At first glance, the governor’s budget proposal for the next fiscal year asks taxpayers to spend about $150 million more than last year; and it appears the Legislature will agree. But the cost could be much greater than $150 million. That’s because there are major issues coming this session that were not detailed in the budget proposal - and each have a big, ongoing price tag:
TRANSPORTATION FUNDING – Otherwise identified as tax and registration fee increases: Construction and business stakeholders have been pushing for this for years, but now the stage is set to get it done. The economy is growing - though mildly so - and gas prices are -- temporarily -- down. No one wants to see our transportation infrastructure crumble. We all realize it’s necessary for commerce to grow, but there’s a better way to wisely administer taxpayer dollars to pay for it: The transportation department has already made its case for budget needs. Now that case needs to be independently validated. Once lawmakers are comfortable with what they believe to be the real need, they should do as most other states: Utilize “general fund” dollars to pay for it. In so doing, road funding competes for priority with other program demands.
EDUCATION FUNDING – Otherwise identified as tax and levy increases for public schools. More than $100 million of the aforementioned $150 million in spending increases is slated to go to public schools. I spent the last 10 years on the Senate Education Committee. Over that period, all stakeholders could mutually agree upon were two things: That we need a healthy public school system and the system is broken. Adding $100 million to the system does nothing to fix it. Left alone, the system as-is will only demand more money next year, and more bond levies run at the local level.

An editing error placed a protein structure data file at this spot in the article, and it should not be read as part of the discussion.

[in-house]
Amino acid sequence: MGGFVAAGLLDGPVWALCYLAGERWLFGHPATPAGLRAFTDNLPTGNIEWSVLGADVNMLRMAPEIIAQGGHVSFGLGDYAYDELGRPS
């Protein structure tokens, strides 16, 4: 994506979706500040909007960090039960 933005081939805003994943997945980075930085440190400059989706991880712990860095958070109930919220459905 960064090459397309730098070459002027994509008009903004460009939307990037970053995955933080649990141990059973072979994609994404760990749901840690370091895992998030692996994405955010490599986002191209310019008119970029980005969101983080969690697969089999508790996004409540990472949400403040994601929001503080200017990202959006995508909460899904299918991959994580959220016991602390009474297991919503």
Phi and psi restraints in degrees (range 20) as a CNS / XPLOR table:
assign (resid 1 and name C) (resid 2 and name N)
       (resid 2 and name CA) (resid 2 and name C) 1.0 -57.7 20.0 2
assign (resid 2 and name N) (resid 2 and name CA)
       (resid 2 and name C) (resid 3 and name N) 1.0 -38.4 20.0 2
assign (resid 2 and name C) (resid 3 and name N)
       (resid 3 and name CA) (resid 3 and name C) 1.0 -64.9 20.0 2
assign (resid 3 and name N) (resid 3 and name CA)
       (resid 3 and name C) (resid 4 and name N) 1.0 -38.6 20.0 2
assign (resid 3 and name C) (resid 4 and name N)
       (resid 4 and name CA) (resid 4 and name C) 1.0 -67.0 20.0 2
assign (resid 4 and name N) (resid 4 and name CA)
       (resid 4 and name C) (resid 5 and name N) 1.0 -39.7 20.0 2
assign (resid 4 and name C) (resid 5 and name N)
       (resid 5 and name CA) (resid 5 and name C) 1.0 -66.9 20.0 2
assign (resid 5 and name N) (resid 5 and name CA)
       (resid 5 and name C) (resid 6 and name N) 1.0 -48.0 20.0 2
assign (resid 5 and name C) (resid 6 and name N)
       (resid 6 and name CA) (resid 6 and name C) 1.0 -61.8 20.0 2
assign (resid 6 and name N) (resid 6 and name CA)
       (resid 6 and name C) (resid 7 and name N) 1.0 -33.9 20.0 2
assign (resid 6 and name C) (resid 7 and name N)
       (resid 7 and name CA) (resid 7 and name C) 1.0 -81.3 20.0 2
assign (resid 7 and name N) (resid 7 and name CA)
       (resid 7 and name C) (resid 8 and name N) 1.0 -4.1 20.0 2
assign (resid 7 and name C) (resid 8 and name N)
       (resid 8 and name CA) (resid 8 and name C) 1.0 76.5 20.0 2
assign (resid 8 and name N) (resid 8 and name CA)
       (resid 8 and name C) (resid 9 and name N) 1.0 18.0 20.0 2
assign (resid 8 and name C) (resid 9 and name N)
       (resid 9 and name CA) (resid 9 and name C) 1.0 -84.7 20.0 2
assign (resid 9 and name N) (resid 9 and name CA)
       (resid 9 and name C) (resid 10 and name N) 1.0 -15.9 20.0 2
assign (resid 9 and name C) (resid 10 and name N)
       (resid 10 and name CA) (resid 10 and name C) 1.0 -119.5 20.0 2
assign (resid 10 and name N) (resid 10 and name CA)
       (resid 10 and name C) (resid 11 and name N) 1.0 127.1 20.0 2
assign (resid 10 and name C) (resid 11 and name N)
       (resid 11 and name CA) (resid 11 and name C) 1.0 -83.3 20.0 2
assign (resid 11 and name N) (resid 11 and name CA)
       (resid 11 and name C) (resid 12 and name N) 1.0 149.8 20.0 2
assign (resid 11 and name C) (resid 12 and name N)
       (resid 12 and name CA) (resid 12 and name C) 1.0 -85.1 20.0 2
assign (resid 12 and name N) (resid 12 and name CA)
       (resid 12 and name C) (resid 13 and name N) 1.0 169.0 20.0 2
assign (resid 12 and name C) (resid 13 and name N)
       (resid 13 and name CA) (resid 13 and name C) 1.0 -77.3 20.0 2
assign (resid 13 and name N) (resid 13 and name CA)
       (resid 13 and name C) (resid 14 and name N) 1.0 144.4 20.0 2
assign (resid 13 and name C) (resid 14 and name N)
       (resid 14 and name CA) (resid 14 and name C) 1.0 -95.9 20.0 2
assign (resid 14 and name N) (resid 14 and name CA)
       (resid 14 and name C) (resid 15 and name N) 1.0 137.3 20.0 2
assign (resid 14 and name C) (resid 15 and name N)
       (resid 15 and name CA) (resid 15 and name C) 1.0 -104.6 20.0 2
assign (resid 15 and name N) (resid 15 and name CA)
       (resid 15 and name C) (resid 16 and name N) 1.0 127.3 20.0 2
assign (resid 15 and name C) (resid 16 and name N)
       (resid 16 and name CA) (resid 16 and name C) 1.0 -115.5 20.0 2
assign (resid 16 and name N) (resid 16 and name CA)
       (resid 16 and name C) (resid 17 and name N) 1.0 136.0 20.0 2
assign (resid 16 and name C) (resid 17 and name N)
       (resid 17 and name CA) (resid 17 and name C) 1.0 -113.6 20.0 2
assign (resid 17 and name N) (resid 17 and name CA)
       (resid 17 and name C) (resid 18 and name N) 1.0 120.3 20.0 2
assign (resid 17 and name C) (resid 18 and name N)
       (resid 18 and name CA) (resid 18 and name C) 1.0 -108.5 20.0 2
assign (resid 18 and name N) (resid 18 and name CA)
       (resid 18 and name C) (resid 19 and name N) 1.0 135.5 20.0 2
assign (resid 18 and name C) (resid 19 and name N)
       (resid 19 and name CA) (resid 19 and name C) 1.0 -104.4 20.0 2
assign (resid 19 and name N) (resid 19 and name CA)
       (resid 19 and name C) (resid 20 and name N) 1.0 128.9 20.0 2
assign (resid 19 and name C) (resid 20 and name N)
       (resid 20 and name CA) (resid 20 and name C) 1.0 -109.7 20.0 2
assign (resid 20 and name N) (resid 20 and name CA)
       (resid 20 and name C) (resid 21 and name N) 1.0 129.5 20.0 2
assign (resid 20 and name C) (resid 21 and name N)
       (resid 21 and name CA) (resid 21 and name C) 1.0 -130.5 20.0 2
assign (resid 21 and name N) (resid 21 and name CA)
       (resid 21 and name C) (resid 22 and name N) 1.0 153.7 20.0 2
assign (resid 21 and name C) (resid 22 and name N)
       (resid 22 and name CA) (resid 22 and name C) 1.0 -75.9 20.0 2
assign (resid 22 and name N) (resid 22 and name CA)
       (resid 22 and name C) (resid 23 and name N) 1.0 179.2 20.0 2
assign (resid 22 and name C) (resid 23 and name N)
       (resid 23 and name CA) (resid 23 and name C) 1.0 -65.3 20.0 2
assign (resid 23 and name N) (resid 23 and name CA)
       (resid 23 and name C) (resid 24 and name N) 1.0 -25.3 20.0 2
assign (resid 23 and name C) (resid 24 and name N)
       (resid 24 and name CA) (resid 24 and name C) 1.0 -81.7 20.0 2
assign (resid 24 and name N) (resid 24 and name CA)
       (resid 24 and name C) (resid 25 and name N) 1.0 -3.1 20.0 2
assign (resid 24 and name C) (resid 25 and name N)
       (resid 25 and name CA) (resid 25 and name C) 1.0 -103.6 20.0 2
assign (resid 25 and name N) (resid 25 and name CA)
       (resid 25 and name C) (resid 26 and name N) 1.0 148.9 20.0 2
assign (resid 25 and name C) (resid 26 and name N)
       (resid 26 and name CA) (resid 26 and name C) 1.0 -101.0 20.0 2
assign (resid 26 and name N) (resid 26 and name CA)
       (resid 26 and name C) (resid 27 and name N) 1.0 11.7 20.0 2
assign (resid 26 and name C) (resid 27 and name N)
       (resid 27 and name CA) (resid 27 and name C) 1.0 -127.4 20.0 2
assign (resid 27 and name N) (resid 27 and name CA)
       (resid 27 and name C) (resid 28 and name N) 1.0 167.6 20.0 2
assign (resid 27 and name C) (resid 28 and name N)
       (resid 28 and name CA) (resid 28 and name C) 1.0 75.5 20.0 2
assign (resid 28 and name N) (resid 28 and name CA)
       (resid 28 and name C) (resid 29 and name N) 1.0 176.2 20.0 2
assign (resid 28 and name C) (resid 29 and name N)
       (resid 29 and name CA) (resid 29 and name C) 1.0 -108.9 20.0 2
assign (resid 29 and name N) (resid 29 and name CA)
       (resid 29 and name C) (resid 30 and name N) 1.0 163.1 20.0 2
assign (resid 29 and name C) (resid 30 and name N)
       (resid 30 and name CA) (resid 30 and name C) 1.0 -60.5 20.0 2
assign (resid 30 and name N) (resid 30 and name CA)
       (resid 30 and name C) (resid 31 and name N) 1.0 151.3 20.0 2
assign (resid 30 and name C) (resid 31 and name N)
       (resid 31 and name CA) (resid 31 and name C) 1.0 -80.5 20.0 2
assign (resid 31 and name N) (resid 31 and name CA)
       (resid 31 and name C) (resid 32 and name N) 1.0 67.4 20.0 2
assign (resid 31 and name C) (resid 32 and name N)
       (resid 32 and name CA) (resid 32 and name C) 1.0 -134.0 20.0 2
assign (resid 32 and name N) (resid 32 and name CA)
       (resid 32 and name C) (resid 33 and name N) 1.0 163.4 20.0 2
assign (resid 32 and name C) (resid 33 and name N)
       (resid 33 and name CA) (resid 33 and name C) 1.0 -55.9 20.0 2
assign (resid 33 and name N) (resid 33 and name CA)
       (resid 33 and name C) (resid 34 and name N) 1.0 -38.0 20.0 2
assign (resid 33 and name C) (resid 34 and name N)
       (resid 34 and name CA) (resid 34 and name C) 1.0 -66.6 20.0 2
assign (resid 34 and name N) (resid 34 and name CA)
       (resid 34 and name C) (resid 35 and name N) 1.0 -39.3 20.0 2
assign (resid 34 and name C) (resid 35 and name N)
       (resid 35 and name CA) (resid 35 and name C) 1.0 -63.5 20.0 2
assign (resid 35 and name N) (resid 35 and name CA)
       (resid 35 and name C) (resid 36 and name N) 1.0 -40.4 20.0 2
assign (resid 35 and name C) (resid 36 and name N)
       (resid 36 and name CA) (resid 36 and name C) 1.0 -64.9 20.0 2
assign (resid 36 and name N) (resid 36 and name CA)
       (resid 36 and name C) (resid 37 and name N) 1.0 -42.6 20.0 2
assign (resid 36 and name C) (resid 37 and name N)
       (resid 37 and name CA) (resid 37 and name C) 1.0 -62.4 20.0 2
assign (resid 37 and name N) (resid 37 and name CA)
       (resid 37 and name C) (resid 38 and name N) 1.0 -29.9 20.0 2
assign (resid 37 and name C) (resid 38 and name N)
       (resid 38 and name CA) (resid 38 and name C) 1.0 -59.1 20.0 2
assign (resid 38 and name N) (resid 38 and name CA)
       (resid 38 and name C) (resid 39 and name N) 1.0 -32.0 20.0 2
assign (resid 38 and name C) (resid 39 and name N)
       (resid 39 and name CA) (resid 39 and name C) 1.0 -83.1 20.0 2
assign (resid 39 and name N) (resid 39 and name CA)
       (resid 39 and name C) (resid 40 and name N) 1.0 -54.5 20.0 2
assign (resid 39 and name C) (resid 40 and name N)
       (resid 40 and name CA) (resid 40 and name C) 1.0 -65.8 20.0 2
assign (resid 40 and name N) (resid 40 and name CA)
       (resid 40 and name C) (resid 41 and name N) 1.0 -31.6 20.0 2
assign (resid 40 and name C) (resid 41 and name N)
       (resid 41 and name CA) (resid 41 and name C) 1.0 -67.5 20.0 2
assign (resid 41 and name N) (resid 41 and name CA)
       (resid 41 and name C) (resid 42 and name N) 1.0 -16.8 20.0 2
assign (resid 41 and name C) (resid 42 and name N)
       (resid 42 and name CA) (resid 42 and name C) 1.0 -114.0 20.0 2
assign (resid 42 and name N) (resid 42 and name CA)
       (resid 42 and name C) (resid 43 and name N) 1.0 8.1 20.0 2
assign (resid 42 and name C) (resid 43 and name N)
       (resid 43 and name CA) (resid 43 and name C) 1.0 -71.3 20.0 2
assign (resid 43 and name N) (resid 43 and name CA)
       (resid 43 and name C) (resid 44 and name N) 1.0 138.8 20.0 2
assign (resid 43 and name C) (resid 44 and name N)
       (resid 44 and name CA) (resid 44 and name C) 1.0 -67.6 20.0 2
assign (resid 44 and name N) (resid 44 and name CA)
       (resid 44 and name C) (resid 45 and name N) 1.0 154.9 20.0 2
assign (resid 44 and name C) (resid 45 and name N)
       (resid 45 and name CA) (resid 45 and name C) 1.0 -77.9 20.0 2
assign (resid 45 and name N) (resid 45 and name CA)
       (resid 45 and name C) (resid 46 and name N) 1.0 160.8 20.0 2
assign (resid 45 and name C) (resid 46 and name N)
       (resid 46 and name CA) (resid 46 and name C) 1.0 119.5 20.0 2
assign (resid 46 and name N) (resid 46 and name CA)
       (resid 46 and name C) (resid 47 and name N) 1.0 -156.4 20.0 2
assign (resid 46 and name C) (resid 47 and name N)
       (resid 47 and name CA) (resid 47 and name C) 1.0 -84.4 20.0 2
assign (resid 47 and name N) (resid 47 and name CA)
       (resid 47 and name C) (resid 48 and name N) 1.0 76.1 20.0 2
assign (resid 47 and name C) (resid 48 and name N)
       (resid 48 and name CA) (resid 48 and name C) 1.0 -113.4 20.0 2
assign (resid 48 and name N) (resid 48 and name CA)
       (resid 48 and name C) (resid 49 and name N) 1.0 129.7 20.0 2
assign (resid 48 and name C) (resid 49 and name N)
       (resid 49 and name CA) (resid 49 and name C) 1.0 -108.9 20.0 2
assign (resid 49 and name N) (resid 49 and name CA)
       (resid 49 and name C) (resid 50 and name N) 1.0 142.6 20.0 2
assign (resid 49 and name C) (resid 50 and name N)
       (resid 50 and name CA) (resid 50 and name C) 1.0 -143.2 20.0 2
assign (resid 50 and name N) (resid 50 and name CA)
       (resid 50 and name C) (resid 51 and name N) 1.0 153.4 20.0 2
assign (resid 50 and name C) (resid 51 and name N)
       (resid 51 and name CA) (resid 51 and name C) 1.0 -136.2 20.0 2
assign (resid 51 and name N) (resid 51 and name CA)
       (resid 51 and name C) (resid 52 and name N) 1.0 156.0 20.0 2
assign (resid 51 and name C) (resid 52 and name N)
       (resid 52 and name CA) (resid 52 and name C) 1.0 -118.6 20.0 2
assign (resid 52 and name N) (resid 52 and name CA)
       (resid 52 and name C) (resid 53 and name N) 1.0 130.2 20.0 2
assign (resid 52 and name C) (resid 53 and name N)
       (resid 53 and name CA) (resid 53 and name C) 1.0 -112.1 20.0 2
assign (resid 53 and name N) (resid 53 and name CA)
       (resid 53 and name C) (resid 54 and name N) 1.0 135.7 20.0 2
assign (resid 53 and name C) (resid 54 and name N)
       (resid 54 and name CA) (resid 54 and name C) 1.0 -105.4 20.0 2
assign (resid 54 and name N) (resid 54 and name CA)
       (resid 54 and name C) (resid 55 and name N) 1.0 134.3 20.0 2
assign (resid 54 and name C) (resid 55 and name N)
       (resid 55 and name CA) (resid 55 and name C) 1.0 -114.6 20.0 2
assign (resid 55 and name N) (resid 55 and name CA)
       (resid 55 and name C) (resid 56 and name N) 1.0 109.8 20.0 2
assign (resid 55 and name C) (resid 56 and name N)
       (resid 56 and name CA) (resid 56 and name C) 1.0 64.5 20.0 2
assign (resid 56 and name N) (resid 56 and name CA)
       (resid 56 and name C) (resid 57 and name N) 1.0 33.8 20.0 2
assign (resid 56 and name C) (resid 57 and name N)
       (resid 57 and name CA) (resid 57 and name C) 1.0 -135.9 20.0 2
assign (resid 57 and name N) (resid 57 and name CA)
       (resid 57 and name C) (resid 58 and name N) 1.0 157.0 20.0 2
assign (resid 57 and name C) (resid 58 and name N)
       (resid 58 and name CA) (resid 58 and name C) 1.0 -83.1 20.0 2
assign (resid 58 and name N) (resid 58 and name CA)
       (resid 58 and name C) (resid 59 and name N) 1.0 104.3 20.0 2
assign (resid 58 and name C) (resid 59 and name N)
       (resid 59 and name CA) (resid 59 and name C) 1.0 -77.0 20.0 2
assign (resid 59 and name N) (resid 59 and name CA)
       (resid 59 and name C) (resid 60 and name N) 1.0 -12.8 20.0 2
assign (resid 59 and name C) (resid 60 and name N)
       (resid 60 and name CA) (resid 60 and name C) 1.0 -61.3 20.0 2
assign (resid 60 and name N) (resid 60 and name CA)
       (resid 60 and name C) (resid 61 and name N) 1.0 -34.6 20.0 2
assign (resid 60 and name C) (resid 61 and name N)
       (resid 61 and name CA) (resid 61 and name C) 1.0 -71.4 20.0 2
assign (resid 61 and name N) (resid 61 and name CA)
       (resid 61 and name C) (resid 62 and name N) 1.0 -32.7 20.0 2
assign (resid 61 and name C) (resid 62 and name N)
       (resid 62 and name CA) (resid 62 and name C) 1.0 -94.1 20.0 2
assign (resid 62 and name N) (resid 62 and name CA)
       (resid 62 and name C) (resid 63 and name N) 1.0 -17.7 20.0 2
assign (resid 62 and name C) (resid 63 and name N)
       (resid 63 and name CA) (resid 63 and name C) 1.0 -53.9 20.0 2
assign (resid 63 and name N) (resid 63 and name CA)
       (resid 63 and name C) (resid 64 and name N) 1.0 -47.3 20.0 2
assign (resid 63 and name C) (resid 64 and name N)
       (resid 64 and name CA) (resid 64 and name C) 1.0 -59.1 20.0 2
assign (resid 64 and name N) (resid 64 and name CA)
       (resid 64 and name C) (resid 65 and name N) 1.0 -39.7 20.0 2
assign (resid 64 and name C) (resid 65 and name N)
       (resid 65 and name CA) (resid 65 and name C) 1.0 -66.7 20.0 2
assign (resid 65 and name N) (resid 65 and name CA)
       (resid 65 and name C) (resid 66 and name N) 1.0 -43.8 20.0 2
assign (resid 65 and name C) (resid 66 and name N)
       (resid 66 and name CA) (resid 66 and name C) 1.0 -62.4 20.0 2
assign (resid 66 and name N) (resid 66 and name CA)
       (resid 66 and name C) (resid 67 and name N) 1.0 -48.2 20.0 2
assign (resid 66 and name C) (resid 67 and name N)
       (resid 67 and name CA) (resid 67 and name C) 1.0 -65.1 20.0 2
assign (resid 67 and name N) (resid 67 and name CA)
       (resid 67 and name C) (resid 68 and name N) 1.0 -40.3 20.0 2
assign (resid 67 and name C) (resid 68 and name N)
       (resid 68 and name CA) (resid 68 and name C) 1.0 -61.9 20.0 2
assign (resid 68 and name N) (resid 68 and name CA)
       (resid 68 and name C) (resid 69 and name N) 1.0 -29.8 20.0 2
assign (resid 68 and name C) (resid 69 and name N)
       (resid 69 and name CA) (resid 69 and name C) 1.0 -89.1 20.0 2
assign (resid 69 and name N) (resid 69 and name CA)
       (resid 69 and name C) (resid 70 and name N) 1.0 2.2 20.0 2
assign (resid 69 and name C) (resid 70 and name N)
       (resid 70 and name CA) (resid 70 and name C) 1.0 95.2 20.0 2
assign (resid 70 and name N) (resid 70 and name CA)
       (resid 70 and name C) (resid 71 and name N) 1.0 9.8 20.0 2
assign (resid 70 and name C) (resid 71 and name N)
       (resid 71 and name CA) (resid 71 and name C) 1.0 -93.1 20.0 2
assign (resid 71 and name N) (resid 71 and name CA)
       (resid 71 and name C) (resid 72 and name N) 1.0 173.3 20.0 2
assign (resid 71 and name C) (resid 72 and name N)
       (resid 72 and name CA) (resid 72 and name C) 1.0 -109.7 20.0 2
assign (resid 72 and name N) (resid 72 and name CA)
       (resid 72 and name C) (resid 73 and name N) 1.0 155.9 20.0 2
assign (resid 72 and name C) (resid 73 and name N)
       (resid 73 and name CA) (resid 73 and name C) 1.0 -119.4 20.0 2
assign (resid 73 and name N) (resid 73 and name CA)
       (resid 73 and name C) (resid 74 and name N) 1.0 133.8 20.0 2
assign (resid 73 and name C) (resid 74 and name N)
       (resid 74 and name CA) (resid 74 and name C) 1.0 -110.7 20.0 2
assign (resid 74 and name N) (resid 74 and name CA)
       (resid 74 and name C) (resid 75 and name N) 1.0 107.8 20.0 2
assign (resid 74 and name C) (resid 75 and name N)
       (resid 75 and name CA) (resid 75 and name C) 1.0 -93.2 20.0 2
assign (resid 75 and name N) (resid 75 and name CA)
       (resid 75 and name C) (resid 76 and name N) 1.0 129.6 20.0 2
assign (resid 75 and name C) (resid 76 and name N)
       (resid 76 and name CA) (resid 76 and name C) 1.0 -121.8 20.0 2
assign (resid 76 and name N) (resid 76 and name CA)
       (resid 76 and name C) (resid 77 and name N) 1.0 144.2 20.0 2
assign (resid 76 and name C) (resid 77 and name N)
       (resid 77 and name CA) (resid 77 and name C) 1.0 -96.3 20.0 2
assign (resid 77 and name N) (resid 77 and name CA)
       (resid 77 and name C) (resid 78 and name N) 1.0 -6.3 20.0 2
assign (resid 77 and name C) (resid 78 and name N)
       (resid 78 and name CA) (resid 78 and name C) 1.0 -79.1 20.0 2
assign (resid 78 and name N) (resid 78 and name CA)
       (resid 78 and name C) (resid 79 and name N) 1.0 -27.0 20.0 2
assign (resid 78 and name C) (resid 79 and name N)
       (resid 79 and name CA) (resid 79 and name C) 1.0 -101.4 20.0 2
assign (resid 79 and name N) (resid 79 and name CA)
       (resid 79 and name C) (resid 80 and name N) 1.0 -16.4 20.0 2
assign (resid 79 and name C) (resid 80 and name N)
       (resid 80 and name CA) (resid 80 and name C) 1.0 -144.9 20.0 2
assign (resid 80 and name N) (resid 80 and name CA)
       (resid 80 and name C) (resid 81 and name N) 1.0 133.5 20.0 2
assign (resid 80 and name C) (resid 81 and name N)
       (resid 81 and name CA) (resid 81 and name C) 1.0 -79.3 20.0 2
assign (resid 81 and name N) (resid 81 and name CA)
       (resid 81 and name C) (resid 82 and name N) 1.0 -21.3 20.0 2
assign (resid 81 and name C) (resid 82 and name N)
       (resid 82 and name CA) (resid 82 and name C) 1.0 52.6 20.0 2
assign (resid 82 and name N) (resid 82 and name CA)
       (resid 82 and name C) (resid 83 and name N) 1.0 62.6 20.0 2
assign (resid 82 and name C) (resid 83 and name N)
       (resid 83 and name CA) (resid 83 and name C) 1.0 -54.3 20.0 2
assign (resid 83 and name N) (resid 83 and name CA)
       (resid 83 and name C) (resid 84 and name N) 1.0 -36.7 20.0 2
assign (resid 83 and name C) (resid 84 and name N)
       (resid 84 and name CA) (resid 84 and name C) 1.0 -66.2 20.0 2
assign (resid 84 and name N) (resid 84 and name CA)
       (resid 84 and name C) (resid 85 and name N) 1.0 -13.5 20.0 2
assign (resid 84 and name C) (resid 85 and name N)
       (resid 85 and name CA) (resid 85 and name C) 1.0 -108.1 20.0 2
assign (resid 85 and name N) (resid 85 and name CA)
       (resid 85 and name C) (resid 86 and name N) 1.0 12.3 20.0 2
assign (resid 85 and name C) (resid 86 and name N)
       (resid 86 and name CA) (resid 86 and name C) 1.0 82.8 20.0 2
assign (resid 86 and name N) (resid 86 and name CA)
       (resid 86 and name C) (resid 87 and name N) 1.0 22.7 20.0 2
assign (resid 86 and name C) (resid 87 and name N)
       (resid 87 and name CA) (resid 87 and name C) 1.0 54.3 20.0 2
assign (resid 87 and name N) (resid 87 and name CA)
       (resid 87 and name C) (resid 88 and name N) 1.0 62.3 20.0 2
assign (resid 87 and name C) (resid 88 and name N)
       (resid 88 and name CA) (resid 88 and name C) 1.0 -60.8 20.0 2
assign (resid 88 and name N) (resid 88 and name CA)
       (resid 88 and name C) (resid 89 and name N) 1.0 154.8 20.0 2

We need to scrap the mandatory, federally backed testing requirement (SBAC), and merge some of the 115+ independent school districts to lower administrative costs. Then we can empower teachers and parents to choose their own curriculum and teaching methods based on local needs.
MEDICAID EXPANSION – Otherwise known as the ongoing transfer of health care decisions to bankrupt federal decision-makers. As with the education system, stakeholders can mutually agree on just two things: That we need a way to address the health care needs of Idaho’s most vulnerable and the Medicaid system is broken. There’s a better way than Medicaid to enable a health care system not for just the most vulnerable, but for everyone. We can increase incentives for productivity and patient-control by offering tax-deferred health care savings accounts. We can utilize some of the taxpayer money traditionally slated for indigent care by encouraging private clinics as an alternative to expensive emergency room use. We can reduce insurance rates via increased competition by allowing providers to sell across state lines. We can encourage “direct pay” options whereby “health memberships” in a physician’s practice can be purchased, allowing the patient to pay a flat fee for a range of previously agreed-upon services.
Meanwhile, on the legislative back-burner is real, sizable tax relief. Aggressively lowering our high marginal income taxes must be a priority. Getting rid of the grocery tax must be a priority. I was one of two legislators who co-sponsored the grocery tax credit policy. It was a good first step, but now it’s time to eliminate that tax altogether. Both proposals would provide real relief for Idaho’s working families and help make the Gem State more attractive for increased business investment.
In summary, we need to take a different approach to the budget. The focus needs to be on maximizing dollars taxpayers keep, and structuring individual incentives in a marketplace that encourages efficiency. Without intervention, we will all be paying more taxes after this legislative session than we are now.
Russ Fulcher is a former Republican state senator and gubernatorial candidate. He serves on the Idaho Freedom Foundation's oversight board.
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